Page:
The Dark Underbelly of Labour Party Politics
I am utterly crestfallen by the result in the Ilford South selection last night. Not for myself, but for the good people of Ilford who deserve better than to have been at the centre of a manufactured political circus.”
Sam Tarry MP, after being ousted by a trigger ballot.
Labour Party politics have always been by turns ferocious and genuinely fraternal, bitter and yet sentimental. They have their little rituals, and they have their own little hypocrisies. Anyone who has ever contemplated pushing their best friend under a bus in order to get his or her job will be familiar with the fine-sounding euphemisms that are used to disguise ruthless ambition.
If you want to understand what it’s like inside the belly of the beast, I strongly recommend a trip to the White Bear in Kennington this week to see Triggered. This is its second run and it ends at the weekend, though given that it filled the small theatre space for its first run and was full on Tuesday when I went, it might be back.
It’s about so-called trigger ballots. A Labour MP is “triggered” when the request for a full selection is made by either a third of local party branches or a third of affiliate branches, such as trade unions. If it is not triggered, the sitting MP is automatically reselected. Once seen as a tool for the left, triggering is now said to be being used by Keir Starmer to help purge the left.
Labour MPs, by and large, hate them. They argue, as the then Labour List editor Sienna Rogers wrote in the Guardian in 2019, that “selection races are fiercely fought, and campaigns are time-consuming and expensive. They argue that their efforts could be better directed towards defeating external enemies.”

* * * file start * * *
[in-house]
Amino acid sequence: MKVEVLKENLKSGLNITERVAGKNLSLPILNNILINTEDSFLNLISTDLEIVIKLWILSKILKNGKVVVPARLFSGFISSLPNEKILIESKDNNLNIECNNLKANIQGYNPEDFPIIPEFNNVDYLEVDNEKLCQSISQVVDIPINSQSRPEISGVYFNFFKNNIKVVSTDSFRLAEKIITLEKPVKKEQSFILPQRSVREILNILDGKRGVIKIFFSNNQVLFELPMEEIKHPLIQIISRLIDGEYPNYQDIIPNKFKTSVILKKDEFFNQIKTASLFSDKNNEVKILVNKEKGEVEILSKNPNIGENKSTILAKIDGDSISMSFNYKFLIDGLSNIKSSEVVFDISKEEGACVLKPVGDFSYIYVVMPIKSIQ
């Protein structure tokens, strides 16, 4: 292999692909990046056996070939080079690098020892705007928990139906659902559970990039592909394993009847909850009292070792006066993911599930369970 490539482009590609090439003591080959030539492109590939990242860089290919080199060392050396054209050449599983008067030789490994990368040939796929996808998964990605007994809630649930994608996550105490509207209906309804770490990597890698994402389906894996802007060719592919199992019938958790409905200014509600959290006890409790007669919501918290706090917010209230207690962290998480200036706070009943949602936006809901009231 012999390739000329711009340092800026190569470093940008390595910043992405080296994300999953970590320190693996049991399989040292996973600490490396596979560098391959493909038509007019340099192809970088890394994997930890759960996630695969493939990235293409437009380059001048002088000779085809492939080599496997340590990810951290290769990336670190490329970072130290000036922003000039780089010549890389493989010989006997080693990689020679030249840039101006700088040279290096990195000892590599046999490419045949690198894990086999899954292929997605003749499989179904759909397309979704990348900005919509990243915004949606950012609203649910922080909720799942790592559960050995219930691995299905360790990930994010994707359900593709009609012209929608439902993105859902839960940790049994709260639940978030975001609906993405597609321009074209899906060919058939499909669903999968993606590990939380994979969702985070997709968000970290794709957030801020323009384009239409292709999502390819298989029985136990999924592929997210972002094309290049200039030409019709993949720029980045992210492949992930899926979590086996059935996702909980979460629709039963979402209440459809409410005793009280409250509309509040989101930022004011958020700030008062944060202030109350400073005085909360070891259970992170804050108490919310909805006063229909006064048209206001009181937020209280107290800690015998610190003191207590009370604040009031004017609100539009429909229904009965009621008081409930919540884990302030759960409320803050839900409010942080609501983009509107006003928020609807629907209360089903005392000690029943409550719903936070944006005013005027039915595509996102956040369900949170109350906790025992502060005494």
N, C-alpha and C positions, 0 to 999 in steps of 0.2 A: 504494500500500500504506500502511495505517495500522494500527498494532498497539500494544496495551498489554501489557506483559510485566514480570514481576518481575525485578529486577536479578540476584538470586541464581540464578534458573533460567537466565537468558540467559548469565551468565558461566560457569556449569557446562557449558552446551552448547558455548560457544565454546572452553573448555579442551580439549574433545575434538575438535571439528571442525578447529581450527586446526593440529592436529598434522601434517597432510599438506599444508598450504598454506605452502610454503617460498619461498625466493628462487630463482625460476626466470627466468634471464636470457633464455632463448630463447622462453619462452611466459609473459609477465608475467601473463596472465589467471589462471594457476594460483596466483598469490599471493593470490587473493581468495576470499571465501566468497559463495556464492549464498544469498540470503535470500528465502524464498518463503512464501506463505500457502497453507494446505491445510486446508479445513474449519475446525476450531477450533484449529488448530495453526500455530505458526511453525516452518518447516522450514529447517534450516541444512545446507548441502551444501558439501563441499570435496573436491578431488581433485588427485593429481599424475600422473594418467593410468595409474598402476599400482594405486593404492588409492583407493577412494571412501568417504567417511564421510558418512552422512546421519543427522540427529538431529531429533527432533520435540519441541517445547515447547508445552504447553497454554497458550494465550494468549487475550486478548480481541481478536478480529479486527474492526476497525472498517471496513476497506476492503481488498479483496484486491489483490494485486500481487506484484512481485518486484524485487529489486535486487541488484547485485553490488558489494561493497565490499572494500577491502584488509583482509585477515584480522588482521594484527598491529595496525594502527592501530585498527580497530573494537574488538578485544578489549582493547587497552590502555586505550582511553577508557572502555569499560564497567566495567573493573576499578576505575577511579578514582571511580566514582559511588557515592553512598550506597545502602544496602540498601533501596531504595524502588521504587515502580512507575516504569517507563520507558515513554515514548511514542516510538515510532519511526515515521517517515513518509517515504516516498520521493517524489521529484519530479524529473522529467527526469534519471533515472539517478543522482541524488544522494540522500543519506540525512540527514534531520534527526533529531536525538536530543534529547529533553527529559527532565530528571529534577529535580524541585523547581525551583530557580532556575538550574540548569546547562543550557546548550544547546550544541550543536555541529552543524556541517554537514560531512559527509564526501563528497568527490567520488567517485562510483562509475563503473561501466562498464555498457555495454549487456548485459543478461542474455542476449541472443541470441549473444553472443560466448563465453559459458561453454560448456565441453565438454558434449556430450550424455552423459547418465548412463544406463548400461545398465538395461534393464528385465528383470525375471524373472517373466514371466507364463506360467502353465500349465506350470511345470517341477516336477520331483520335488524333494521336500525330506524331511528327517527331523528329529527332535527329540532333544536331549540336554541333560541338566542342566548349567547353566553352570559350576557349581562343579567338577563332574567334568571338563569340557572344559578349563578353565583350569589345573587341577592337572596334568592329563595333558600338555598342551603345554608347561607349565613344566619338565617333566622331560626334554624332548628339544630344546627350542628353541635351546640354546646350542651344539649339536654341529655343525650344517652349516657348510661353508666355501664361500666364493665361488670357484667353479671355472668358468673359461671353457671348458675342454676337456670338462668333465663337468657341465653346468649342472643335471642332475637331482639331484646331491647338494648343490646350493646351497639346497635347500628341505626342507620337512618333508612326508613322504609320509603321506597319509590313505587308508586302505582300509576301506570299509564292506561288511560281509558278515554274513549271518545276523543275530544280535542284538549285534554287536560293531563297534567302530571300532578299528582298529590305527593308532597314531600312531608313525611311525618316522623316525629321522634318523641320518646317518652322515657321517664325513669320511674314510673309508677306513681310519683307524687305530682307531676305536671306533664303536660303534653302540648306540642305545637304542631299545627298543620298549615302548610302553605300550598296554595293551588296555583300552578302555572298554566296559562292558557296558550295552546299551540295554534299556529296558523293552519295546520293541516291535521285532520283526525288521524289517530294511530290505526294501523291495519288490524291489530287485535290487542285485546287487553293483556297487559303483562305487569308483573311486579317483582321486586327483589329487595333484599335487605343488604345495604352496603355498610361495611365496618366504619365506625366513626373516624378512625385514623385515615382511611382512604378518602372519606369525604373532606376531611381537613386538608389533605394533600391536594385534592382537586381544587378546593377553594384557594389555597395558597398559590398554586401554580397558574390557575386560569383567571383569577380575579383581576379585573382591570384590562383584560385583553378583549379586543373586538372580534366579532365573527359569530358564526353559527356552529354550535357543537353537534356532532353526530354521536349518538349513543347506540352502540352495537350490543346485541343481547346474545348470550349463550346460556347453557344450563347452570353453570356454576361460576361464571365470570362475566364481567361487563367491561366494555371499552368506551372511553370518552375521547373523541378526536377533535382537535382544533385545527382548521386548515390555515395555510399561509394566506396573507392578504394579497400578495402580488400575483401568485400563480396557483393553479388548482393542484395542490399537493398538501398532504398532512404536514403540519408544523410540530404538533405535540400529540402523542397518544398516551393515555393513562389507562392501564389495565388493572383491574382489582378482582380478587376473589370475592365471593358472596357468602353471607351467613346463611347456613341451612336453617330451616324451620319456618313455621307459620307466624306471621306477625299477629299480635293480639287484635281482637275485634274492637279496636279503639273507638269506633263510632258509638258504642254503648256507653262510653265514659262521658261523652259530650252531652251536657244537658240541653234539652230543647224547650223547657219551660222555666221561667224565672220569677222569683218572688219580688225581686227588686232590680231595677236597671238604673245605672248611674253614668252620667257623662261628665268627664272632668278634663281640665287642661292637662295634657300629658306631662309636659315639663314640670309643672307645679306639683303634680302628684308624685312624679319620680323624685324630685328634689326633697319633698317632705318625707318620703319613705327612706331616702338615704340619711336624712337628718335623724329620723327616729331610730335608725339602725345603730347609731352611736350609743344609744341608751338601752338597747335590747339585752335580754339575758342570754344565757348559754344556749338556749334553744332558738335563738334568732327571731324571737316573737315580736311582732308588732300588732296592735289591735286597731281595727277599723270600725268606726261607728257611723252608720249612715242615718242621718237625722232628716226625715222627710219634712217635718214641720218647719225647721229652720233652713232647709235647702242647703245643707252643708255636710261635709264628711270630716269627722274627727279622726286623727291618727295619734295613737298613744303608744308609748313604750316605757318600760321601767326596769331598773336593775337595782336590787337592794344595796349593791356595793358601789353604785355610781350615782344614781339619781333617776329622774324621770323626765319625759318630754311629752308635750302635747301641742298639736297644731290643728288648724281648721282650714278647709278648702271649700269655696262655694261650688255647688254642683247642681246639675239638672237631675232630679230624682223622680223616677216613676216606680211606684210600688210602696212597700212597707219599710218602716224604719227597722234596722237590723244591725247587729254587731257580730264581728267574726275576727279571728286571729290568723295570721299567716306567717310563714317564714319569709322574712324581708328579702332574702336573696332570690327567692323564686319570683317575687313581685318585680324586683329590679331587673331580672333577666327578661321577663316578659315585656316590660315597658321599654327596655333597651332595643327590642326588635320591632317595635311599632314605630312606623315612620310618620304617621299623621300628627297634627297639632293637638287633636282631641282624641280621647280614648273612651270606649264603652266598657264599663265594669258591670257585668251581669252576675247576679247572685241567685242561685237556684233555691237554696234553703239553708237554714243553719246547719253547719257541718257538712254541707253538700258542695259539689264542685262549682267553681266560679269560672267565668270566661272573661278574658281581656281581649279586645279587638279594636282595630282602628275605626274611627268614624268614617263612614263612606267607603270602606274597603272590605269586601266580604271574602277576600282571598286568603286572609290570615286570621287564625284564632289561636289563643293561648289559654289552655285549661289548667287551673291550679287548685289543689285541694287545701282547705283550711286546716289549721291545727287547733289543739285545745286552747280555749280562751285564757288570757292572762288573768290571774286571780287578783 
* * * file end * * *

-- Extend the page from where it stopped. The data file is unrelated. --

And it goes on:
Triggered is an attempt to turn a trigger battle into drama. It’s January 2020, and Labour MP Sally Finch (Antonia Beamish) desperately wants to avoid a reselection battle, but the well-intentioned chair of the local branch of Momentum, university lecturer Jim Marr (Michael Palmer) manages to force one on her, and he and fiercely ambitious local businesswoman and Blairite Safia Peters (Catherine Adams) stand against her for the nomination. The ring is held by the chair of the national executive’s organising committee, June Wright (Carrie Cohen.)
Carrie Cohen is an accomplished feature actress who conveys all the serious self-importance of the chair of the committee. Jim Marr looks and sounds like every Corbynite you have ever met. Catherine Adams mixes humanity and ruthlessness in just the right proportions so that ruthlessness always comes out on top when the two conflict, and Antonia Beamish, playing the sitting MP, the play’s protagonist, the character whose fate we care about, engages our affection and sympathy from the start.
My only doubt about the play was that it may be a shade TOO accurate. Emma Burnell is a political journalist and Labour supporter; she knows that of which she speaks, and she cares about it. She tells her story clearly and simply, like the good journalist she is. Most playwrights would have adorned the story a little more than she does, and taken some of the procedure out. She tells it as it is.
As theatre, does that work? Rather to my surprise, it seems to. The night I was there, the place was full of political obsessives, and lines like, “How does Labour List get such accurate verbatim reports?” got loud, knowing laughs. But there is enough dramatic tension to appeal to audiences which would be baffled by lines like that. Even so, I think the political speeches were too long for drama.
The strongest scenes were those which emphasised the human drama taking place in front of us, which was that of the sitting MP. “It’s not personal” her old friend Safia Peters says when admitting she is challenging her for the nomination, “What do you mean, it’s not personal?” says the MP. “It’s my life.”
Written and directed by Emma Burnell
Director: Emma Burnell
Technical Directors: Steve Cox and Jaymie Stewart
Third Act Productions
Running Time: 65 minutes minutes without an interval
Booking to 26th November 2022
The White Bear Theatre
The White Bear Pub
138 Kennington Park Road
London SE11 4DJ
Reviewed by Francis Beckett
at the White Bear
on 22nd November 2022